Weekend Movies: Five Reasons to Watch The Holiday
I’m the first to admit that rom-coms are not my strong point. However, I’ll make an exception for 2006’s The Holiday. It’s love in the Air BNB age: two women, Iris (Kate Winslet) and Amanda (Cameron Diaz) try to get away from heartbreak during the holiday season by swapping houses. Along they way, they each find love and valuable life lessons at the most wonderful time of the year. It’s a nice break from some of the doom and gloom I usually inflict upon you. Here five more reasons to watch it this weekend.
#1 – The leading ladies
As much as I don’t want to like Cameron Diaz at times, damned if I don’t love me some Diaz. Even when her character isn’t terribly likable, I still like her. Her Amanda is a breath of fresh air in the rom-com game: she’s a driven career woman who wants to stay at the top of her game, but at the same time, she’s not a robot. Those women are typically the bad guys in these movies, because they go against the grain of what society tells us to want: marriage, babies, a house with a white picket fence that we meticulously maintain whilst hubby works. Historically, those characters are the villains out the steal the man or upend a loving parent/child relationship. Yet she’s the hero, and that’s a nice representation to have. Likewise, Winslet’s Iris is a total sweetheart, but she’s not perfect – she makes boneheaded mistakes and wallows in self pity, and that’s what makes her so great. These women aren’t one-note: no one has a one-track mind. They’ve got interests and careers and relationships that are more than the usual one-dimensional “have it all yet yearning for love” angle. I think that’s why this film works so well: the characters aren’t characters, they’re actual people.
#2 – Rufus Sewell is a douche canoe in this film
I’m sure that Mr. Sewell is a lovely, lovely human being who loves kittens, puppies and small children, but DAMN if he can’t nail the part of smarmy dick so well. I love that version of Rufus, despite that he’s spoken openly about type casting. I don’t blame him there, but fuck, Rufus, you have such a goddamned gift when it comes to playing charming assholes we love to hate. His Jasper keeps Winslet’s Iris on the hook, and we want to boo and hiss at the screen with reckless abandon. That’s a good actor that can elicit a reaction like that. Don’t ever change, dude.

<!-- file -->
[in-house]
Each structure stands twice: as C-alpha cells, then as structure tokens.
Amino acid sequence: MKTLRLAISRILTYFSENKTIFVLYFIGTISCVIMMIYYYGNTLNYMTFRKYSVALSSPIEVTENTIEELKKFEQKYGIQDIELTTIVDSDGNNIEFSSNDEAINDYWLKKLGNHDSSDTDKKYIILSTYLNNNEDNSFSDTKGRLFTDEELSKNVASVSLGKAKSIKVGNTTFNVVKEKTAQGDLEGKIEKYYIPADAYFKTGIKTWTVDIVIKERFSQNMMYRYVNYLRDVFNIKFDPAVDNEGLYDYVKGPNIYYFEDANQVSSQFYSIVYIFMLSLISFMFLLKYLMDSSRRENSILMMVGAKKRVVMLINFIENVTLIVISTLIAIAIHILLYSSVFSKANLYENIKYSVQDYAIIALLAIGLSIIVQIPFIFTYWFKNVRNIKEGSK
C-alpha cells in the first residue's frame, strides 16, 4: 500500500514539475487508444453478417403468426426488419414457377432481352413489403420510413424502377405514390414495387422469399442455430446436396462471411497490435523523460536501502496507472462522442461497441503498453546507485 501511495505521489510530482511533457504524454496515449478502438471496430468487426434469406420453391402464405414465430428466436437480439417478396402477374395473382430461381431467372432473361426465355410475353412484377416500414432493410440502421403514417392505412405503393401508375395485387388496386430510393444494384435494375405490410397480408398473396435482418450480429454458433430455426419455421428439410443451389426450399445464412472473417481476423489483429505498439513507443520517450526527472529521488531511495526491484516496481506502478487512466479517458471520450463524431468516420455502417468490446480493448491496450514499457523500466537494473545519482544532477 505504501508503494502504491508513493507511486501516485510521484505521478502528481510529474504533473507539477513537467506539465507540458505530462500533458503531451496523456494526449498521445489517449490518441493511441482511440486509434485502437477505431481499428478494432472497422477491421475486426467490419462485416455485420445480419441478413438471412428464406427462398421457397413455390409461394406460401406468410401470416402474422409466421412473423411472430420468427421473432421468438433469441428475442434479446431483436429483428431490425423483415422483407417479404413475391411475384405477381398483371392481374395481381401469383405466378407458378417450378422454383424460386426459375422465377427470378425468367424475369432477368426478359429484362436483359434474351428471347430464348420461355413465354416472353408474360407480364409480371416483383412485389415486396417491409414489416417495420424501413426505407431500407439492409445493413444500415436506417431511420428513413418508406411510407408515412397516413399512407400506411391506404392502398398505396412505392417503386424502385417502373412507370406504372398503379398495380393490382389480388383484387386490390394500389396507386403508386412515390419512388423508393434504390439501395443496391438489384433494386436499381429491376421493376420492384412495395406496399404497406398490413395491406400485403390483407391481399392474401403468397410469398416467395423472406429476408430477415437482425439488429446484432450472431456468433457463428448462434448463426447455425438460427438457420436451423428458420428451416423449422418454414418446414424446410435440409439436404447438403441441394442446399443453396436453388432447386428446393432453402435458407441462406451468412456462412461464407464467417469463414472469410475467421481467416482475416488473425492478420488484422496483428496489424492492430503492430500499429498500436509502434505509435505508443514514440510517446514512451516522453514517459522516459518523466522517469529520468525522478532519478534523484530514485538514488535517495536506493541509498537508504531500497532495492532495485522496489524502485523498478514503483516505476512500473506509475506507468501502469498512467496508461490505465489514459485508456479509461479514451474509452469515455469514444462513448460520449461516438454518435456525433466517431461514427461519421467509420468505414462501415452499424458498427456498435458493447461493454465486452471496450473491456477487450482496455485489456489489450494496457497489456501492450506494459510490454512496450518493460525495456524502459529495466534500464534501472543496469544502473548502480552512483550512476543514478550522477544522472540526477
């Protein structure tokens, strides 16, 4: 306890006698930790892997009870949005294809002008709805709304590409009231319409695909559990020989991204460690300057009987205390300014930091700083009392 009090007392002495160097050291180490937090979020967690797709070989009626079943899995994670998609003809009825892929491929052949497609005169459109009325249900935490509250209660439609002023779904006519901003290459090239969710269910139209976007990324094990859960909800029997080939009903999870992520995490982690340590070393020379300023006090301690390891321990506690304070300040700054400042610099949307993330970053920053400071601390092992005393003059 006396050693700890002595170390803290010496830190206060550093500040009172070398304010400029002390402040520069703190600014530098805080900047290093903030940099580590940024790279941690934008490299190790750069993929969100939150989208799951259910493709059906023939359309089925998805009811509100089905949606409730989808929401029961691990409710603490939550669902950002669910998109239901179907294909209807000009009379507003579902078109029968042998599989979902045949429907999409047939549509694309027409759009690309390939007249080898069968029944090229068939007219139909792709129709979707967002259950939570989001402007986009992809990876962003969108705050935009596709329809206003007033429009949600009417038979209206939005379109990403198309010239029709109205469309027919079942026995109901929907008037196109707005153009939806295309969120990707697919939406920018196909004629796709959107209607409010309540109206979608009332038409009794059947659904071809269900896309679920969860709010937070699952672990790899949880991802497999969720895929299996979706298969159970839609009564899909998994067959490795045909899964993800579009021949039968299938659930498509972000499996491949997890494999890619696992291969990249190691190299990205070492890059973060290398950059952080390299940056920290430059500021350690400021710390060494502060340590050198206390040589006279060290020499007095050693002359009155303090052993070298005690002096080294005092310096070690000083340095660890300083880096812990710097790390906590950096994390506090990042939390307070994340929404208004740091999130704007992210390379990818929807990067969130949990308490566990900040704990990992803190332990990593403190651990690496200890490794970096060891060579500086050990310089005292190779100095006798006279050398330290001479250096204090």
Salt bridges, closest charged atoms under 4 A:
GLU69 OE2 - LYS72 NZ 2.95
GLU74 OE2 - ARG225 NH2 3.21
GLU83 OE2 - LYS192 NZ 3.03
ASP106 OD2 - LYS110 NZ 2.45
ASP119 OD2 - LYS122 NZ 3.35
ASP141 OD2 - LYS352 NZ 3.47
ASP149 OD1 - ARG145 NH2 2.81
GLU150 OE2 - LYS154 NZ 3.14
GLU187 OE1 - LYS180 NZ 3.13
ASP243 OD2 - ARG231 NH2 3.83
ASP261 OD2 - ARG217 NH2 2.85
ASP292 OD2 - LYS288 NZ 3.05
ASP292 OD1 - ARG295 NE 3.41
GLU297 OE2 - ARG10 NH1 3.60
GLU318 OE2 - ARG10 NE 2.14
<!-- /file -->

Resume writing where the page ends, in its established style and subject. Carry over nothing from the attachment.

#3 – Remembering those who came before us
Well, well, well. Looks like even the elderly get appreciation here. Eli Wallach gets some love in this film as Arthur, an aged screenwriter who forms a friendship with Iris during her stay in America. It’s an honest friendship that forms, and one that doesn’t pity the old man or turn lecherous. This is a woman who genuinely loves hearing about a fascinating person that others write off due to his age. That’s actually a nice message in a big rom-com. So often, the old man is the outrageous, racist coot that’s trying to score with the woman young enough to be his granddaughter. This depiction is a great reminder that friends are waiting for you from all walks of life – you just have to open your eyes and see them.
#4 – A look at bad relationships
This is something I like so much. In addition to the Iris/Jasper debacle, we also get a look at Miles (Jack Black), a man who is stuck in a toxic cycle with a beautiful actress. I liked that we got to see the same dynamic that Iris has with Jasper in a gender flip: the constant waiting around, the longing, the hope that the other person will realize how good you are. It’s painful to watch, but it opens up the question to the audience of how many of us are in relationships like that. I think more people could use this type of self-examination – I’ve known a few people that are stuck in the same shoes as Miles, thinking that they can’t possibly request any better treatment than what they’re given because of fill-in-the-blank-personal-attribute.
#5 – Self love
There’s nothing more powerful than saying, “I deserve better.” Without giving anything away, watch this film if only for this message. I like that it’s not a person driving change – it’s about self love. It’s about wanting a better life because YOU think that you’re worth that. That’s pretty special.
The Holiday is available on both Hulu and Amazon.